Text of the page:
Andrew Weber-USA TODAY Sports

DeBartolo Jr. a finalist for Hall of Fame

Former 49ers owner Eddie DeBartolo Jr. has been named a finalist to enter the Pro Football Hall of Fame.

CANTON, Ohio (AP) — Edward DeBartolo Jr., who as owner of the 49ers helped build one of the NFL's dynasties, is a finalist for the 2016 class of the Pro Football Hall of Fame as a contributor.

DeBartolo was nominated Wednesday by the nine-member contributors committee. Elections will be held on Feb. 6, the night before the Super Bowl. DeBartolo, 68, must receive 80 percent of the ballots to be elected to the Hall of Fame.

Under DeBartolo's ownership, San Francisco won five Super Bowls in the 1980s and '90s. They won at least 10 games in 17 seasons and appeared in 10 conference title games.

"People talk about San Francisco and how things are," DeBartolo said in a phone interview from his ranch in Montana. "The song really is, you leave your heart in San Francisco. And I certainly did. I left some blood, sweat and tears, too. I had great moments and I had great friends, and it was great being with the people that I was with. It was just a wonderful experience."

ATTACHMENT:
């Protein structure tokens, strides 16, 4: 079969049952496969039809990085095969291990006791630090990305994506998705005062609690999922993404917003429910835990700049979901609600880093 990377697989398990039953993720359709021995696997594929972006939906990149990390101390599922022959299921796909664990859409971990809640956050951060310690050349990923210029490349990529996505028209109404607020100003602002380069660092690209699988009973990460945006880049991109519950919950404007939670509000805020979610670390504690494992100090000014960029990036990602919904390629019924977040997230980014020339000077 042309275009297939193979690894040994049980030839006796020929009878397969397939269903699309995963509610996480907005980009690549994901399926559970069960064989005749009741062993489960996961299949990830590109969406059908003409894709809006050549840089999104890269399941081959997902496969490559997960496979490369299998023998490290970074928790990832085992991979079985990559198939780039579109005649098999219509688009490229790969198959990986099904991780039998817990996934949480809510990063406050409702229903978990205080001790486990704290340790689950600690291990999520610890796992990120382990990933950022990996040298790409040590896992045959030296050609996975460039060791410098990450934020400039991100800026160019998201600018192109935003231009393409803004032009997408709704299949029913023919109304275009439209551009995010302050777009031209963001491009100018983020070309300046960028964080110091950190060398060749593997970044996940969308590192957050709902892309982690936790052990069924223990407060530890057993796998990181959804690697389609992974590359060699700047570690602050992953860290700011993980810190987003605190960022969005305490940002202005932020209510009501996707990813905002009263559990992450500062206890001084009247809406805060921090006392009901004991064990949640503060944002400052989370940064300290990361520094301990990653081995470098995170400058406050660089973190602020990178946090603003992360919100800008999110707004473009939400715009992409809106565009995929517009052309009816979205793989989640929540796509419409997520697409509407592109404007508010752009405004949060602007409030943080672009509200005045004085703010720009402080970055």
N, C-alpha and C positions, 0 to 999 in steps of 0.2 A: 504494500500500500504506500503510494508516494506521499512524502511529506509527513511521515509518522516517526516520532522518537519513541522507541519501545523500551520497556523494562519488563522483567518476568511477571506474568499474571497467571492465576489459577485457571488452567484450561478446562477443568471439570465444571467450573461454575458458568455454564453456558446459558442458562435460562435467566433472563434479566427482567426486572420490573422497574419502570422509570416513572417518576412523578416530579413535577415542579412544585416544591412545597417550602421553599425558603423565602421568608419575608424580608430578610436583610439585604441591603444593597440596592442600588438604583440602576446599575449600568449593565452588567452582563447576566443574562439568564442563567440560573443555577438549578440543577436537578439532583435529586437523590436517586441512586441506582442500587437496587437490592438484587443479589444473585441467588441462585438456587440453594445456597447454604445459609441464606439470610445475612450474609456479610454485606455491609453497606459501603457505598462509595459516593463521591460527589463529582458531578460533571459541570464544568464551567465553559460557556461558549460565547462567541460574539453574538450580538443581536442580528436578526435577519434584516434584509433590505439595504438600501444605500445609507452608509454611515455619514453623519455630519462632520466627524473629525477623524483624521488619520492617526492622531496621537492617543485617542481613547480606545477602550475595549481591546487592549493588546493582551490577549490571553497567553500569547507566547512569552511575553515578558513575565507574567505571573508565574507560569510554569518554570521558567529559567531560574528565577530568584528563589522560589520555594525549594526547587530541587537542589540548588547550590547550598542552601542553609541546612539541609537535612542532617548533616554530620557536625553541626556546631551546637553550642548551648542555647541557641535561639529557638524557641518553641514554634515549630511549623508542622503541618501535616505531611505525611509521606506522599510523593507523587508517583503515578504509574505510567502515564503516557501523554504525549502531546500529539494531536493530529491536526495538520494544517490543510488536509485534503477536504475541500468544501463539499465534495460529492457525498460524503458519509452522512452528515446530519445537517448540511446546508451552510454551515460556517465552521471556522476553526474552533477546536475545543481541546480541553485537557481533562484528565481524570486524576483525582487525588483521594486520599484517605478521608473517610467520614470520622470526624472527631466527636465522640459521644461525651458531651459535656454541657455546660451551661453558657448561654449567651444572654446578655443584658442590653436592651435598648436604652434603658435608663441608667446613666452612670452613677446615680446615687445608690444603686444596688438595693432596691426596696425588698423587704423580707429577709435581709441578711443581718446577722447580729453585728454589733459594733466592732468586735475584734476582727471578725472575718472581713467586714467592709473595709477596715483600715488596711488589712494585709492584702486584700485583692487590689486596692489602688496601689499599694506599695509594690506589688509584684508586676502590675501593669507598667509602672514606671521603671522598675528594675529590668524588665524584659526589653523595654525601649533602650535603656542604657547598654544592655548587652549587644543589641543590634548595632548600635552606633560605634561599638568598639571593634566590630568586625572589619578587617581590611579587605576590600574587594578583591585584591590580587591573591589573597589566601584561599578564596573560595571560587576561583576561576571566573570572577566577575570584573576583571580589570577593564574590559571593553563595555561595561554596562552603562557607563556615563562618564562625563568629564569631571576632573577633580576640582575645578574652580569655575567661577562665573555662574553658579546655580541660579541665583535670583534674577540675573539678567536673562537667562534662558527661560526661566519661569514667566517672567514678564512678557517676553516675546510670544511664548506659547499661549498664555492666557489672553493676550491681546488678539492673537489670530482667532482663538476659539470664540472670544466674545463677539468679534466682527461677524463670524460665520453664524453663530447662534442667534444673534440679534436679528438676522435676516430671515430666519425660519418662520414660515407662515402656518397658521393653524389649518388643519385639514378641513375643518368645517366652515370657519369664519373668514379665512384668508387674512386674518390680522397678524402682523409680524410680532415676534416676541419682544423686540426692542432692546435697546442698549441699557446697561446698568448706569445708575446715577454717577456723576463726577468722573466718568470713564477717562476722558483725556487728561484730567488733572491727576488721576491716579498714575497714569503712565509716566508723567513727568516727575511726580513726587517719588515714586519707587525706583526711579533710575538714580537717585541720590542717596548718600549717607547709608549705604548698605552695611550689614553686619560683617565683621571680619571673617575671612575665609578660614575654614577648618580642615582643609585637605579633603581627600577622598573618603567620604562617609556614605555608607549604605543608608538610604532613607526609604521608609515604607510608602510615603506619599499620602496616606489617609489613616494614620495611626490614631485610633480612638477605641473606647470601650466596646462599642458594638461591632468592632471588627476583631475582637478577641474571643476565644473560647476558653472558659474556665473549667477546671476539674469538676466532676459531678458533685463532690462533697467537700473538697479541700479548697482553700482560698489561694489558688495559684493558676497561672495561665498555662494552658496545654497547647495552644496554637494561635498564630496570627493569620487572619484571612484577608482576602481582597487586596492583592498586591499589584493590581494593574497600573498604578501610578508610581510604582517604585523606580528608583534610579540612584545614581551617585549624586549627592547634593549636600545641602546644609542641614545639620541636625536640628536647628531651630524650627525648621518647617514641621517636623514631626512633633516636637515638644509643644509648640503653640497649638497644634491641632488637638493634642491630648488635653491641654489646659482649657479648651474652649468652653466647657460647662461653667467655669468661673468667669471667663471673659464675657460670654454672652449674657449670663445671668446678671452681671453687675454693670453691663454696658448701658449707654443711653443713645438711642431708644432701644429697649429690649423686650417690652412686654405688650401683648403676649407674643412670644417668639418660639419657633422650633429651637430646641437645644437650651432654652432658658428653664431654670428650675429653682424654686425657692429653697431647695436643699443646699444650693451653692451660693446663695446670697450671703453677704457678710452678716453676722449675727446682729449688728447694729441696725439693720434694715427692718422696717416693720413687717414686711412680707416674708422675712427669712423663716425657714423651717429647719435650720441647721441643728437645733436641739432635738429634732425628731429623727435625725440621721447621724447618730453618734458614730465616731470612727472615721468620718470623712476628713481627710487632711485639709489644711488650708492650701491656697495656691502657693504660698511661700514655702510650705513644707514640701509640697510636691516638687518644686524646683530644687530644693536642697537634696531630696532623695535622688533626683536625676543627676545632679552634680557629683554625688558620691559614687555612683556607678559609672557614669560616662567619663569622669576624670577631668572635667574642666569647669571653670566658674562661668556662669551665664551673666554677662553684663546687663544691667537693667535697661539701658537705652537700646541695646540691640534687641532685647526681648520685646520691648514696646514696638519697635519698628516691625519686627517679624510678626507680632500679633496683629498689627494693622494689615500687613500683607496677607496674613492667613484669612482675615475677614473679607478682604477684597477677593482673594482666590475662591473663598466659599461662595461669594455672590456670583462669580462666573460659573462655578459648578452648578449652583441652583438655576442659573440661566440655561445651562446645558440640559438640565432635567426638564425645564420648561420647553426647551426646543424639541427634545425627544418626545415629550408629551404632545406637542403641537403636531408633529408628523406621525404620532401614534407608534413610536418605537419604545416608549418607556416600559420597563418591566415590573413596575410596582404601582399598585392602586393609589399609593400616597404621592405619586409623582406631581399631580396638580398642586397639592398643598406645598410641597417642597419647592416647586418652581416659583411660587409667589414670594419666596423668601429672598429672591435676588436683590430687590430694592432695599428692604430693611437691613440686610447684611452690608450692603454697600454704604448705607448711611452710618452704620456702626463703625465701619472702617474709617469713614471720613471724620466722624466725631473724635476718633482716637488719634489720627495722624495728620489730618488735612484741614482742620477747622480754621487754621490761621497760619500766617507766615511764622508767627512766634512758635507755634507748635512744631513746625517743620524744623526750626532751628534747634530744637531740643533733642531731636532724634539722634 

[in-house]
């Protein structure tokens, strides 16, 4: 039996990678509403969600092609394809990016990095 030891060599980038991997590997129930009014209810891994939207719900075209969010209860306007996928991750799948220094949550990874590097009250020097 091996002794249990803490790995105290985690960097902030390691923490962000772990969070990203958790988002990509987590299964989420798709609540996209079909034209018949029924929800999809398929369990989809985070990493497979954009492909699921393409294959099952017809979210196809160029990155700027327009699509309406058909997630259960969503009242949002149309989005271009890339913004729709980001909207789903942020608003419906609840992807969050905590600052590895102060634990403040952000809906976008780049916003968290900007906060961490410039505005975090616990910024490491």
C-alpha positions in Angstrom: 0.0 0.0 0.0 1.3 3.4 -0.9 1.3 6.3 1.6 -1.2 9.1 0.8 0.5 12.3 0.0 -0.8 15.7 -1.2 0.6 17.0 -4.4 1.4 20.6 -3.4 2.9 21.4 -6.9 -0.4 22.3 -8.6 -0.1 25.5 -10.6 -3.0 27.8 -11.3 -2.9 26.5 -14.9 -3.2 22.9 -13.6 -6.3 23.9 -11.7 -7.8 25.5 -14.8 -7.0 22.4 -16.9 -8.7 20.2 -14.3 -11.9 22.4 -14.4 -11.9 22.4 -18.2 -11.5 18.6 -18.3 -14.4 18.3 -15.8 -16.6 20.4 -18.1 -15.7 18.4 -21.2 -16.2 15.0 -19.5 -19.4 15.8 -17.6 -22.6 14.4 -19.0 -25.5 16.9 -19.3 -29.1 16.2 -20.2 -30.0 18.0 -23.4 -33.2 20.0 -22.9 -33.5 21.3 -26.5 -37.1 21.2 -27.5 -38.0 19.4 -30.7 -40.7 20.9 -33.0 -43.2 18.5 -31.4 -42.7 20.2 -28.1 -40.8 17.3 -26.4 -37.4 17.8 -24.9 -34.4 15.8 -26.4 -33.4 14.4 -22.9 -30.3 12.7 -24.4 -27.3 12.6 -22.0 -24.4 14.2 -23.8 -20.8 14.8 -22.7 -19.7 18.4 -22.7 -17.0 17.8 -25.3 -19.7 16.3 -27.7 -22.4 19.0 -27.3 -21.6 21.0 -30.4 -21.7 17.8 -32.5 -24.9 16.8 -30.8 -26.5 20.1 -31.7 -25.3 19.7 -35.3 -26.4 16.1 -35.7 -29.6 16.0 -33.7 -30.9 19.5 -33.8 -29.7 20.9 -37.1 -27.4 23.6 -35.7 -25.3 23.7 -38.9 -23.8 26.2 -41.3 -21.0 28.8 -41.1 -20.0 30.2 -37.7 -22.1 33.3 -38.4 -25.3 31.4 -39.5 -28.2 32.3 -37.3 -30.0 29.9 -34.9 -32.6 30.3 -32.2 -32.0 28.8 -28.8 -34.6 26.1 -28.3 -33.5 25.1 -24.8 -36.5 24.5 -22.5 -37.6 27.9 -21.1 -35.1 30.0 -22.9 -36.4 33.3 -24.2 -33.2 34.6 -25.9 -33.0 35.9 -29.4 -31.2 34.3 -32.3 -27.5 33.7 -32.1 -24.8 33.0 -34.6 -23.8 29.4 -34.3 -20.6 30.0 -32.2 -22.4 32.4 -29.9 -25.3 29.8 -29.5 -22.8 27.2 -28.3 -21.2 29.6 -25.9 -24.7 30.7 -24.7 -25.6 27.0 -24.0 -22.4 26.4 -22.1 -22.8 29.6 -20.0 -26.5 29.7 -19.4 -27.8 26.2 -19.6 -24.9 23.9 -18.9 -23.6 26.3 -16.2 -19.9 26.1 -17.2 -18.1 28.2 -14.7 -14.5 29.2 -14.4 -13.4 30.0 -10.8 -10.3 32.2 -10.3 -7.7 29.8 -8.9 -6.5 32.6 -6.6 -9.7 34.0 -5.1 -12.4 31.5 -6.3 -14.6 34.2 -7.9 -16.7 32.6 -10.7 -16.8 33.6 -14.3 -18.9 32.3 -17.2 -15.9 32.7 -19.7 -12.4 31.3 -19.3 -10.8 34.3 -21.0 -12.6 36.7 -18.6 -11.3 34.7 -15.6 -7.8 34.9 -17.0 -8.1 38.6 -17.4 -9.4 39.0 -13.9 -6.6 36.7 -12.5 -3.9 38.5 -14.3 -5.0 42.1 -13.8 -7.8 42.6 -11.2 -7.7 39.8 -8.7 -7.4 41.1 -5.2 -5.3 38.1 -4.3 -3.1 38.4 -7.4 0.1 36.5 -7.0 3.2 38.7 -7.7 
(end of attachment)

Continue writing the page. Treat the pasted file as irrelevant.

DeBartolo bought the team in 1977. In his best move, DeBartolo hired coach Bill Walsh, then went about building a team for him. Walsh and other Hall of Famers on those teams include Joe Montana, Jerry Rice, Ronnie Lott, Steve Young and Charles Haley. DeBartolo presented Montana, Rice, Walsh, Fred Dean and Haley for induction into the Canton shrine.

A popular owner with the players, DeBartolo was known for spending freely to make sure San Francisco was a popular landing spot for free agents, and a comfortable place for all 49ers to stay.

"My life kind of flashed before me going back to the early days with Bill and with all our great players and all the great players that we played against," DeBartolo said. "The culmination of my entire football life.

"They all kind of jumbled together, starting off in 1977 and bringing Bill in in 1979. The draft that we had that started everything, and all the great players that went through our doors and played at Candlestick and on the field. Everything just goes through your mind.

"I never expected this. It's very, very humbling."

DeBartolo owned the team until 1998, when legal problems forced him to turn over the 49ers to his sister, Denise.

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